edit: Nevermind $1.5 billion to finish it.....ridiculous but hey already $400 million sunk. It's ashame how our city's leadership mismanaged our resources that something like that could even happen smh.

chrisvfr800i Feb 24, 2015 9:47 PM

Quote:

Originally Posted by CTA Gray Line (Post 6926686)
http://www.nbcchicago.com/news/local...#ixzz3SdkeD2Ct

Imagine a scenario where you bury a lot of your hard earned money in the yard, and never see it again. Better yet, imagine giving that money to someone else, who buries it with promises of big returns which never happen. Farfetched?

You’ve already done it......

I got to see inside the super-station shell during a walk-through for the current B37 project. What a waste!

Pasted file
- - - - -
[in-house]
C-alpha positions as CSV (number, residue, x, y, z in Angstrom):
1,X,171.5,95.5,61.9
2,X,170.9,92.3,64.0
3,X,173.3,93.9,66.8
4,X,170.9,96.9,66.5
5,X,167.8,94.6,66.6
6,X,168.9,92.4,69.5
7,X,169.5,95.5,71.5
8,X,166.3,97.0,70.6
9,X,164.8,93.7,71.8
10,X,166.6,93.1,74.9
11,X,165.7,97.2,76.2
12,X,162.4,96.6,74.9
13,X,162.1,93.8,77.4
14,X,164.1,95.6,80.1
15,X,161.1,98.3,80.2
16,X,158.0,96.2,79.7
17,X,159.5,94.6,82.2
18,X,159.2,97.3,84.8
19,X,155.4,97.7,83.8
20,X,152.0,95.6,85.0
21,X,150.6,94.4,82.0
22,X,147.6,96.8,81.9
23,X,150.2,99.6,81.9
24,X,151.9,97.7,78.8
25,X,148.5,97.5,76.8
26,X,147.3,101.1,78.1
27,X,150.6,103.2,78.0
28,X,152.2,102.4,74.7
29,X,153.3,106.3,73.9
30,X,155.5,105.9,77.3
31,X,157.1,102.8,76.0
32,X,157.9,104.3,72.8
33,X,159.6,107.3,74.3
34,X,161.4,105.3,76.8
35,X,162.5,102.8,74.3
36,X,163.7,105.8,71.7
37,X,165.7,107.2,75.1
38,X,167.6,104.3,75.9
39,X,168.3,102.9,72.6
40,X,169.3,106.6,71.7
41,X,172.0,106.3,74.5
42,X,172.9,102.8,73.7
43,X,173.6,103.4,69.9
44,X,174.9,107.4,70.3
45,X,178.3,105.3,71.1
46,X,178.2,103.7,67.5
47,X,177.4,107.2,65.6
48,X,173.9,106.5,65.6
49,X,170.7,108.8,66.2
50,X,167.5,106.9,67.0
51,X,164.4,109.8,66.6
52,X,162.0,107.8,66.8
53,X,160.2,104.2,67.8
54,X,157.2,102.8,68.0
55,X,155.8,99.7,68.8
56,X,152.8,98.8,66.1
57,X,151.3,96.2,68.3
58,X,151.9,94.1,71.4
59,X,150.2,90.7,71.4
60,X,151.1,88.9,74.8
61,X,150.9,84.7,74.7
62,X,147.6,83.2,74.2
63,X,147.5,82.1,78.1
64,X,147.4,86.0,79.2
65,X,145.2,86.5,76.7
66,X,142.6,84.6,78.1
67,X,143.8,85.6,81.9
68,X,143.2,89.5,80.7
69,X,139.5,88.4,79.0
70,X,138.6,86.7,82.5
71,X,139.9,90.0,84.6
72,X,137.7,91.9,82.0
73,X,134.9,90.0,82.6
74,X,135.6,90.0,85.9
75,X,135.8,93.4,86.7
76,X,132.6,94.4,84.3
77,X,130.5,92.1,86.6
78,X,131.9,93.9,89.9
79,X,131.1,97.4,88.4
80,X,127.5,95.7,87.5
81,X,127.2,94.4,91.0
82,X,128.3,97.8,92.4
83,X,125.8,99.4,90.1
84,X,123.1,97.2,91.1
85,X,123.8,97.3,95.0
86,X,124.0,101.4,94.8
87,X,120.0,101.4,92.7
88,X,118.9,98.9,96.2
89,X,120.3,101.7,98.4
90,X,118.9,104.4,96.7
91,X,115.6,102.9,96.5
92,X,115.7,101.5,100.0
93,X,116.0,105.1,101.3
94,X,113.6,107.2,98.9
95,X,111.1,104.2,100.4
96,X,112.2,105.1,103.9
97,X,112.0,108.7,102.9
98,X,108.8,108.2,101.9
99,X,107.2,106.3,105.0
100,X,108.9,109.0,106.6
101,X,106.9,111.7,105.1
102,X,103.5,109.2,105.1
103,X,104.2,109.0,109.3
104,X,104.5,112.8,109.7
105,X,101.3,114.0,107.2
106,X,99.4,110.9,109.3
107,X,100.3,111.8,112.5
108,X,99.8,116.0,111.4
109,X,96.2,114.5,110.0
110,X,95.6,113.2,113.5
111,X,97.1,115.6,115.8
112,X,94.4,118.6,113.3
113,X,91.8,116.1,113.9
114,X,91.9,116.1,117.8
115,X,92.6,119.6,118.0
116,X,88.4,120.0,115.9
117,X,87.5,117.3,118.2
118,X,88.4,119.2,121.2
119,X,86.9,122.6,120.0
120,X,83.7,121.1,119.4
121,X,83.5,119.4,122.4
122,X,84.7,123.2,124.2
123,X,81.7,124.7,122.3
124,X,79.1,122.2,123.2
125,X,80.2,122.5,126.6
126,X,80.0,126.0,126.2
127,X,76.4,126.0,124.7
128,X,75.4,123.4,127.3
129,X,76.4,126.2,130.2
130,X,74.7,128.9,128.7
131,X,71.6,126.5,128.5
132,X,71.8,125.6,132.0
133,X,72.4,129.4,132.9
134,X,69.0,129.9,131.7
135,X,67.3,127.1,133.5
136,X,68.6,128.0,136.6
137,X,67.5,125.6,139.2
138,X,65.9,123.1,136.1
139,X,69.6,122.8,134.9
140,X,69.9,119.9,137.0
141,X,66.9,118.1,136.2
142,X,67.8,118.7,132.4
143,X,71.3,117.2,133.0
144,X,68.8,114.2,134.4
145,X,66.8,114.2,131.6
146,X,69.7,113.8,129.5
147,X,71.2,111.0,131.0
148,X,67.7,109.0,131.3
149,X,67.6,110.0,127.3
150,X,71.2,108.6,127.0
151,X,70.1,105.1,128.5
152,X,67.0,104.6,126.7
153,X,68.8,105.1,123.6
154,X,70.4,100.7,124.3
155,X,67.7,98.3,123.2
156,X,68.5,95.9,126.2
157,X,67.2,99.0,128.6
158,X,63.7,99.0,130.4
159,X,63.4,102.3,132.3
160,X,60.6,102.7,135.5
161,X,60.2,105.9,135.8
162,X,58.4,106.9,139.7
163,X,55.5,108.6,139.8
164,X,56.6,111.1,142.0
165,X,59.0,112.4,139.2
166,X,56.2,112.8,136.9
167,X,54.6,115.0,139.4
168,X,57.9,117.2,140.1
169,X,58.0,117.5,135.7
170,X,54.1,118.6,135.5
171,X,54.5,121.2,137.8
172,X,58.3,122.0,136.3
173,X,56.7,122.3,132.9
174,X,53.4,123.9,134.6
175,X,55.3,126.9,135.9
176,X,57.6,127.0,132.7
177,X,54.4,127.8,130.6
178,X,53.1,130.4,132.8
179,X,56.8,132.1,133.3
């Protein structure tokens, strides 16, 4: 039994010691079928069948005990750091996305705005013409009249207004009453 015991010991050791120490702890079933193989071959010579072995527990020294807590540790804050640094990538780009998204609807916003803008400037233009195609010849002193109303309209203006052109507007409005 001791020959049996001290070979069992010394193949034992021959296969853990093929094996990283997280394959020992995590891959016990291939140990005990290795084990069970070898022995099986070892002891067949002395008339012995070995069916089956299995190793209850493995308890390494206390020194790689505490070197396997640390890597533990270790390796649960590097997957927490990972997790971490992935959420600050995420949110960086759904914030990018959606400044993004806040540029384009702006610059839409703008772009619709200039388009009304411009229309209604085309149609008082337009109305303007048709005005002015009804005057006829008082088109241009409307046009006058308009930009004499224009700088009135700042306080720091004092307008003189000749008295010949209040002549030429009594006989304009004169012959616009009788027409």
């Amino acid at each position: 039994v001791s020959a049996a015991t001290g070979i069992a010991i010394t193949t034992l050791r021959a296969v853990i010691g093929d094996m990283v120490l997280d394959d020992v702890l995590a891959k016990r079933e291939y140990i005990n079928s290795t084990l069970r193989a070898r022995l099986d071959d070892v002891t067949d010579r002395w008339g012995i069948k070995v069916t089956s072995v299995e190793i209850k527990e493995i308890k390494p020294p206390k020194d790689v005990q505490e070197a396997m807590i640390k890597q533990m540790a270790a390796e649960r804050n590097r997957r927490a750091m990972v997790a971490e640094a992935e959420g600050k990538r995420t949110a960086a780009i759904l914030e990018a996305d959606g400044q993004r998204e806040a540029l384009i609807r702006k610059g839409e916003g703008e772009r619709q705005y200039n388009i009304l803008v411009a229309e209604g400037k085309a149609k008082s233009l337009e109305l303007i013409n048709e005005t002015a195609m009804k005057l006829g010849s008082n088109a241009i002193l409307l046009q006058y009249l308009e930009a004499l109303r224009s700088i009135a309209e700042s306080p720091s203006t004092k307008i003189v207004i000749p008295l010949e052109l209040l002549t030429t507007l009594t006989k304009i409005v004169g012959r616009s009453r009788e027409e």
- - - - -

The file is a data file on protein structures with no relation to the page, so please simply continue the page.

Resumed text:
Here's an exciting proposal for the space, in keeping with the recreation theme of B37: Create the world's 1st urban indoor rifle range! A little sound deadening material, a security barrier, some dedicated parking, and pardon the pun, boom! It would be an instant money maker for the city!

Busy Bee Feb 24, 2015 11:44 PM

How about a subterranean spa. Any natural hot springs down there?

untitledreality Feb 25, 2015 12:57 AM

Quote:

Originally Posted by UPChicago (Post 6926901)
I hope one day they revive the superstation.

It would be nice to at least finish out a Red-Blue transfer corridor, if possible, through the space. Get some use, any use, out of it.

nomarandlee Feb 25, 2015 2:32 AM

Quote:

Originally Posted by Mr Downtown (Post 6926876)